The more someone practices calming techniques and positive self-talk, the more it becomes second nature in times of stress. That takes us back to the Girl Scouts (of course). On the Girl Scouts web site, they explain their motto by quoting from the 1947 handbook: “A Girl Scout is ready to help out wherever she is needed. Willingness to serve is not enough; you must know how to do the job well, even in an emergency.

What-can-a-Girl-Scout-do-when-Disaster1In other words, being prepared isn’t just about equipment and supplies, or even intention; it’s about preparing yourself – being ready and able to deal with what life throws at you, both practically and emotionally. You can prepare yourself for those emotional hooks by checking your story on a regular basis. What’s bothering you today? What’s hard for you? Once you’ve answered that, think about what you’re telling yourself about it. Is there anger in your story? Self-pity? Sadness? If so, maybe it’s time for a re-write. Can you turn the story into something more positive by changing the words you are using about it?

Yeats said that “Life is a long preparation for something that never happens.” We always hope that the worst never happens, but a Girl Scout would say be prepared anyway.

Living with uncertainty

“Stress levels increased since 1983,” read the headline in USA Today last week. Not surprised? What’s interesting is why stress is higher for some people than others.

Sheldon Cohen and Denise Janicki-Deverts analyzed three national surveys (1983, 2006 and 2009) that used the same measure of stress. In all three, women’s stress was consistently higher than men’s, younger people had more stress than older people, people with less education reported higher stress than those with more, and people with lower incomes showed more stress than people with higher incomes.

What was different between 2006 and 2009 was that the increase in stress after the economic downturn was almost totally driven by middle-aged, college-educated, white men who were employed full-time. Cohen and Janicki-Deverts theorize that this finding could be related to the “threat of job loss, actual job loss, or loss of retirement funds.”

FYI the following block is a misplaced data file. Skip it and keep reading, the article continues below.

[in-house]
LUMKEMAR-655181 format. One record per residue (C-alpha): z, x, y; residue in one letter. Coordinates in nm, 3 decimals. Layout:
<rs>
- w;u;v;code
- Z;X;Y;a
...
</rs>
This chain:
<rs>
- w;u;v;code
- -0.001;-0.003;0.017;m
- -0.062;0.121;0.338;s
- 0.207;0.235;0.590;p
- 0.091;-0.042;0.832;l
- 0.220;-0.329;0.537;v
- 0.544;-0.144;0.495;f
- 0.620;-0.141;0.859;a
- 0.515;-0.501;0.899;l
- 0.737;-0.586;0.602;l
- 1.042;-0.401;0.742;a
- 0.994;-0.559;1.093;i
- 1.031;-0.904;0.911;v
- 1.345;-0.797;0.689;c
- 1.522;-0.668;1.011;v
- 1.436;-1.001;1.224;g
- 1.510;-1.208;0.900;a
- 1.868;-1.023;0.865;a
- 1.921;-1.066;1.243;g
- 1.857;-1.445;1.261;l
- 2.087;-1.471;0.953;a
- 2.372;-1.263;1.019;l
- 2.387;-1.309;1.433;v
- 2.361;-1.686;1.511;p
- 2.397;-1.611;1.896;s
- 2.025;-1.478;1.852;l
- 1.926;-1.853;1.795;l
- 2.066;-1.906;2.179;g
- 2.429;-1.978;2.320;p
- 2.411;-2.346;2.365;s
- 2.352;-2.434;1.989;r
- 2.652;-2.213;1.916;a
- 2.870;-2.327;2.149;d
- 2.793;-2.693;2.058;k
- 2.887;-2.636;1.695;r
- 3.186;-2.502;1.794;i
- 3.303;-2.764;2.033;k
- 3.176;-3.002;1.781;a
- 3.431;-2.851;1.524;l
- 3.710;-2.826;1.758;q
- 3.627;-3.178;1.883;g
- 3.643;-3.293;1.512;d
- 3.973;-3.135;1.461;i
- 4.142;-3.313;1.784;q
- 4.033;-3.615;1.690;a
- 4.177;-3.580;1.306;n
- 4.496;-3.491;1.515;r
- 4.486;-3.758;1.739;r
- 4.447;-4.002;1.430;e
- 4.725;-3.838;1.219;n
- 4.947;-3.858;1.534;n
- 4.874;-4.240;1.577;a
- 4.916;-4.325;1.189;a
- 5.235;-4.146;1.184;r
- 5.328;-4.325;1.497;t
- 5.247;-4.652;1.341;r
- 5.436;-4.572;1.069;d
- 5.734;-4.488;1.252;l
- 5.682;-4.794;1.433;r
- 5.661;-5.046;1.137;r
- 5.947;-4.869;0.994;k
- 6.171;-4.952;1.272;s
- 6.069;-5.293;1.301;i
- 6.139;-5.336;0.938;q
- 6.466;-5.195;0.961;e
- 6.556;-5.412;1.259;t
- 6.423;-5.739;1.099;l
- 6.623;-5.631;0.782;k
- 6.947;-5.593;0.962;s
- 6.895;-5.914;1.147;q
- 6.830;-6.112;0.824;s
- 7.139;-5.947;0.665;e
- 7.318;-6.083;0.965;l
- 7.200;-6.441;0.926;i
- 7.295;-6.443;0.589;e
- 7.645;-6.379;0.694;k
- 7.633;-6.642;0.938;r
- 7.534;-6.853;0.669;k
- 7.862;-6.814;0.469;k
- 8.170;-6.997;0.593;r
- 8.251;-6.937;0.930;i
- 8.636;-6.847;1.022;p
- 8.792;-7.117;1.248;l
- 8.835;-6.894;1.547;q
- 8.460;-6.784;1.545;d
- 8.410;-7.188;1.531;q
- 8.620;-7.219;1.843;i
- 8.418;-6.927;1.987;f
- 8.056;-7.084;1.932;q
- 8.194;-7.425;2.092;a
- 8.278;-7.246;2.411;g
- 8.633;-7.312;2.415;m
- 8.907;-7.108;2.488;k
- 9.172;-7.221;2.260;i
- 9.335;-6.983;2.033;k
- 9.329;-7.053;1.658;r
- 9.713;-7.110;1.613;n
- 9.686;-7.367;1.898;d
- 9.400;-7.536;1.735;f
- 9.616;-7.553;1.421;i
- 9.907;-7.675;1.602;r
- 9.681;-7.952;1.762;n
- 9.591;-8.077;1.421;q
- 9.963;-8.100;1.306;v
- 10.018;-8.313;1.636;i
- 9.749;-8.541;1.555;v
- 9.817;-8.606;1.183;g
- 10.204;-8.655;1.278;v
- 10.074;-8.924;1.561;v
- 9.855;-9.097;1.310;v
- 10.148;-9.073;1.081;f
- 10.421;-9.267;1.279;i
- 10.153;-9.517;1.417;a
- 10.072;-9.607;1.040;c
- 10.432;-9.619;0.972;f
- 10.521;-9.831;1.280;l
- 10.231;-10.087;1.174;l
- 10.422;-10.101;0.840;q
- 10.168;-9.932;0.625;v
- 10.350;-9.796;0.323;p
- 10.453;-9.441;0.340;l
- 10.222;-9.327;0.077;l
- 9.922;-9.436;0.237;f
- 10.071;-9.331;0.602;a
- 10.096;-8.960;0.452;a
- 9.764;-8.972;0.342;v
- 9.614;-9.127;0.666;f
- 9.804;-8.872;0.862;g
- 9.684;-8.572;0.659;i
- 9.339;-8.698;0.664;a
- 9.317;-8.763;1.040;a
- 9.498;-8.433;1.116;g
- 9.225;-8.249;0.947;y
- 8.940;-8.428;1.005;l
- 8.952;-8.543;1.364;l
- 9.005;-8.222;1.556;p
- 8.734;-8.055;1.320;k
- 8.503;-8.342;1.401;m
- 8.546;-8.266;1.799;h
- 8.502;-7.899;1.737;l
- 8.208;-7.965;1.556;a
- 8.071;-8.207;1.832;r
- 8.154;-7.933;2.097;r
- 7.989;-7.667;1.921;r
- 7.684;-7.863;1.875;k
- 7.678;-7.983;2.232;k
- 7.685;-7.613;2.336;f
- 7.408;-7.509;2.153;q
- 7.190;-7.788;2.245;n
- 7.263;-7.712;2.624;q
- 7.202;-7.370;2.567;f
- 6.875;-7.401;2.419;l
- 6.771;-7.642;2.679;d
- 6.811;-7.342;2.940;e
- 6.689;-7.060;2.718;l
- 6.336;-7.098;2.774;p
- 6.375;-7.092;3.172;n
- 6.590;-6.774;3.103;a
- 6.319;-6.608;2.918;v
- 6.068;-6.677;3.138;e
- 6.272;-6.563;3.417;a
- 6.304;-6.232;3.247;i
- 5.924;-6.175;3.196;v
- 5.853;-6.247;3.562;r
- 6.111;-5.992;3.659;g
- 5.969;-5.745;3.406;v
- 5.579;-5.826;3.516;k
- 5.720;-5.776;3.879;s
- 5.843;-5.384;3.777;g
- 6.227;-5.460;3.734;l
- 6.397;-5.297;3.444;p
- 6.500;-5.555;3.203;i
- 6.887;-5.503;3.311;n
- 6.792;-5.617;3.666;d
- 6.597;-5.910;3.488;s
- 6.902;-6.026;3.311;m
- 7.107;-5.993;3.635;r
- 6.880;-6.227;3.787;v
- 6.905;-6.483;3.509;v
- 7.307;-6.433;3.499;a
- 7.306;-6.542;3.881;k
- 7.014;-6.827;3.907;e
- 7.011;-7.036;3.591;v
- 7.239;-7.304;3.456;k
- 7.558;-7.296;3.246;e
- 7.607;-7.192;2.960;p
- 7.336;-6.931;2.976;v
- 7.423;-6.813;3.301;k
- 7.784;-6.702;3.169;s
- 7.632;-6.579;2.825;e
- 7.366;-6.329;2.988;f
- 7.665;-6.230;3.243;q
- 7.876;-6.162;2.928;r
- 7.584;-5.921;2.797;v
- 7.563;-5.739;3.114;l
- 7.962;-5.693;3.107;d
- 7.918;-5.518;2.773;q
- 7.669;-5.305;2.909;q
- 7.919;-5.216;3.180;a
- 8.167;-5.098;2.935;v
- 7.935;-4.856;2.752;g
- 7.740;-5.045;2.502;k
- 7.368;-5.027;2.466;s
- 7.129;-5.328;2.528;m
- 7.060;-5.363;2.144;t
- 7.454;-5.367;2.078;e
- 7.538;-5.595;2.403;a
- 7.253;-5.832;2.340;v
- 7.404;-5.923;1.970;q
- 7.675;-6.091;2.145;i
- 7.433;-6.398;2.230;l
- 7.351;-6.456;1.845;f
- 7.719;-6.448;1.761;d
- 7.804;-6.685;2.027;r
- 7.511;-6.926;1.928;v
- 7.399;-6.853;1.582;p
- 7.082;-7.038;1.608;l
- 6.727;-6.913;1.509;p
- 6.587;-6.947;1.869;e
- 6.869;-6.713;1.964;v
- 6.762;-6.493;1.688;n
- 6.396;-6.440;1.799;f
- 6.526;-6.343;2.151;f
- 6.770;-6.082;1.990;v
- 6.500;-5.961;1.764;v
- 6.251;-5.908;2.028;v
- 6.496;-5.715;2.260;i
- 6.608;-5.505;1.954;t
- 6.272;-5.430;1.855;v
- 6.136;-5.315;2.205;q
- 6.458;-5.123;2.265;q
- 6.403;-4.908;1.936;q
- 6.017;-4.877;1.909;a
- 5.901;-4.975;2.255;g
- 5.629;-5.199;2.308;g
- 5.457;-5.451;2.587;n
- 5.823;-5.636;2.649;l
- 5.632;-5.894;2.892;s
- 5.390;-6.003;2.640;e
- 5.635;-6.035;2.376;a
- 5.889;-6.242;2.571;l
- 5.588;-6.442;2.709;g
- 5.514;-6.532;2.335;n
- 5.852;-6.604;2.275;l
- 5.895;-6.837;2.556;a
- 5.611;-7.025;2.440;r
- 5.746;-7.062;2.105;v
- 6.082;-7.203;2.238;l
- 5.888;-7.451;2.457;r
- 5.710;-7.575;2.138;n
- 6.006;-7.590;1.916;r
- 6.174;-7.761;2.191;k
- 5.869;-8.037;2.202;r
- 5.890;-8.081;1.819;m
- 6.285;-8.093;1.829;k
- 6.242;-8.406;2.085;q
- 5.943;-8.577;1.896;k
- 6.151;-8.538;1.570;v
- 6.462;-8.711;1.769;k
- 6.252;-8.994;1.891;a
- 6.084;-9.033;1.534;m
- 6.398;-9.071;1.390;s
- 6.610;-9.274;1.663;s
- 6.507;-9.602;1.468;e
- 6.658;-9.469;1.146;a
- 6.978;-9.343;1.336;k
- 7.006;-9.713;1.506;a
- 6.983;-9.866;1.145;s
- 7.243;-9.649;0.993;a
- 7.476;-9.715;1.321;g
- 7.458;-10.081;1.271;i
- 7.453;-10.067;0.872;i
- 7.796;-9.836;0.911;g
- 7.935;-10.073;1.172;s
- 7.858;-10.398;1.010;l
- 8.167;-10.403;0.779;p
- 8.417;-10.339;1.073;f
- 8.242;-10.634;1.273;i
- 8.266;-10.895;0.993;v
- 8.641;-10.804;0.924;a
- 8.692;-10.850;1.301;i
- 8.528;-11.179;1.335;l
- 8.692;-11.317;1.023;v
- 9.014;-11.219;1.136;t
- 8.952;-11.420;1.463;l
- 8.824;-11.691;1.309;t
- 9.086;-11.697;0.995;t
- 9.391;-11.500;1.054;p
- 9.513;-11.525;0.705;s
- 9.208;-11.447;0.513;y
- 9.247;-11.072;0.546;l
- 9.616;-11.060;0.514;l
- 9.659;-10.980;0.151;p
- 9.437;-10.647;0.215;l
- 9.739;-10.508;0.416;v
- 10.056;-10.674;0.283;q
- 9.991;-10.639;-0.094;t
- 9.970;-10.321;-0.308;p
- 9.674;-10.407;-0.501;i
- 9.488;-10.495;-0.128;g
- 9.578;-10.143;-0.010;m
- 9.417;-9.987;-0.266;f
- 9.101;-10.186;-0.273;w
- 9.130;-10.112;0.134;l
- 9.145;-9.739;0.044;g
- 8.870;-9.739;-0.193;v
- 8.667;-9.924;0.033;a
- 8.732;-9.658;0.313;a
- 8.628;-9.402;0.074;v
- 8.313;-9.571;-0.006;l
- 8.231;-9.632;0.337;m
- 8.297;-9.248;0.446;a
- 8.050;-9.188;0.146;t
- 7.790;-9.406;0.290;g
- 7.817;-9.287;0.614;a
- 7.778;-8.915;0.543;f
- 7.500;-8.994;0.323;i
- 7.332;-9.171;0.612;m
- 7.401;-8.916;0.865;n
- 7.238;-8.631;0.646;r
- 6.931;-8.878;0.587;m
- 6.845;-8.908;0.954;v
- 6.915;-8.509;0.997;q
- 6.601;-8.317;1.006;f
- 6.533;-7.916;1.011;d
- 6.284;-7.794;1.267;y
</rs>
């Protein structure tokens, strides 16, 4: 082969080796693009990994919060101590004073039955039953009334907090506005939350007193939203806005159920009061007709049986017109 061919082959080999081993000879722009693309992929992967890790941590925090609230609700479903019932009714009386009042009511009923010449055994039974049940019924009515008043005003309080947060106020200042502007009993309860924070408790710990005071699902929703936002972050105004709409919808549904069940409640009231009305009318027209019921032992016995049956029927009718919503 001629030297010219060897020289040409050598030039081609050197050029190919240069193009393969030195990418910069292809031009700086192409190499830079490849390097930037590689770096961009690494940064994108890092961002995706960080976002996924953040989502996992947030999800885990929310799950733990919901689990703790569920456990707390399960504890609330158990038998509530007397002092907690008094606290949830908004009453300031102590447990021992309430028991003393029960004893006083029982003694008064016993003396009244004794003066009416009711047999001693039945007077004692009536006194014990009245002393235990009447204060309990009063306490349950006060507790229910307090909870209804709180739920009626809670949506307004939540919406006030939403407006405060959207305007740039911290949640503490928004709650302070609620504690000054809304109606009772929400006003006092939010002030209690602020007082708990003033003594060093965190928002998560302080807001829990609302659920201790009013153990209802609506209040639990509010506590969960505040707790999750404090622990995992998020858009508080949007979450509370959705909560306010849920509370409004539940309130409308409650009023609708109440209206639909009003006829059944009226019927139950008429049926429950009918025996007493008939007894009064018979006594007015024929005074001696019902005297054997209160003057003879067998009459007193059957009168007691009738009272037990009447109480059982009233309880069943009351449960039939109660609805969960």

But what I see is that this could also be about loss of power and control. It’s not news that people who are lower in a hierarchy have more stress than those on top. And since it’s also still true that most of the power in our society is held by white middle-aged men with college degrees and full-time jobs, in some senses those people had the most to lose when the economy turned sour.

The stress levels of women, the young and the poor didn’t increase significantly because their position in the hierarchy didn’t change much. But for white, middle-aged men, the downturn may have been the first time they felt themselves to be on shaky ground. All of a sudden, there were no guarantees.

The Company Men”, a film about the economic downturn, portrays this theme convincingly. The main characters, who thought they had it made, suddenly were experiencing the uncertainty that other groups have traditionally lived with. Depending on their access to coping strategies, they either weathered the storm or were destroyed by it.

Our new reality is that many of us will be living with uncertainty for a long time. So how do we inhabit that reality in a way that doesn’t wear us down and make us sick?

  • Recognize what you can control and what you cannot. The stock market is out of our control. So are the actions of other people. But we can control how we react to events. Focus on what’s present right now instead of worrying about what can’t be predicted or controlled.
  • Be careful of how you talk to yourself. Too often, we limit ourselves by having a negative narrative going on in our minds (I’m not good enough, I’m too old, I’ll be next to lose my job). Practice replacing those negative thoughts with positive statements.
  • Believe in yourself. Easier said than done, right? It takes practice to change how you think of yourself. But if you remind yourself of the way you’ve handled situations in the past, and all the things that you are capable of, your ability to believe and trust in yourself will increase.
  • Write about it. James Pennebaker and others have shown that people who write about their feelings every day for several days can improve their moods and feel better emotionally.
  • Have a sense of humor. It helps us change our perspective on life events and sometimes even turns a potential stressor into something less threatening. Know what kinds of jokes, movies or comics are sure to make you laugh, so that you can turn to them when necessary.
  • Consider the idea of change as opportunity. As Claude Bernard once said, “Man can learn nothing unless he proceeds from the known to the unknown.”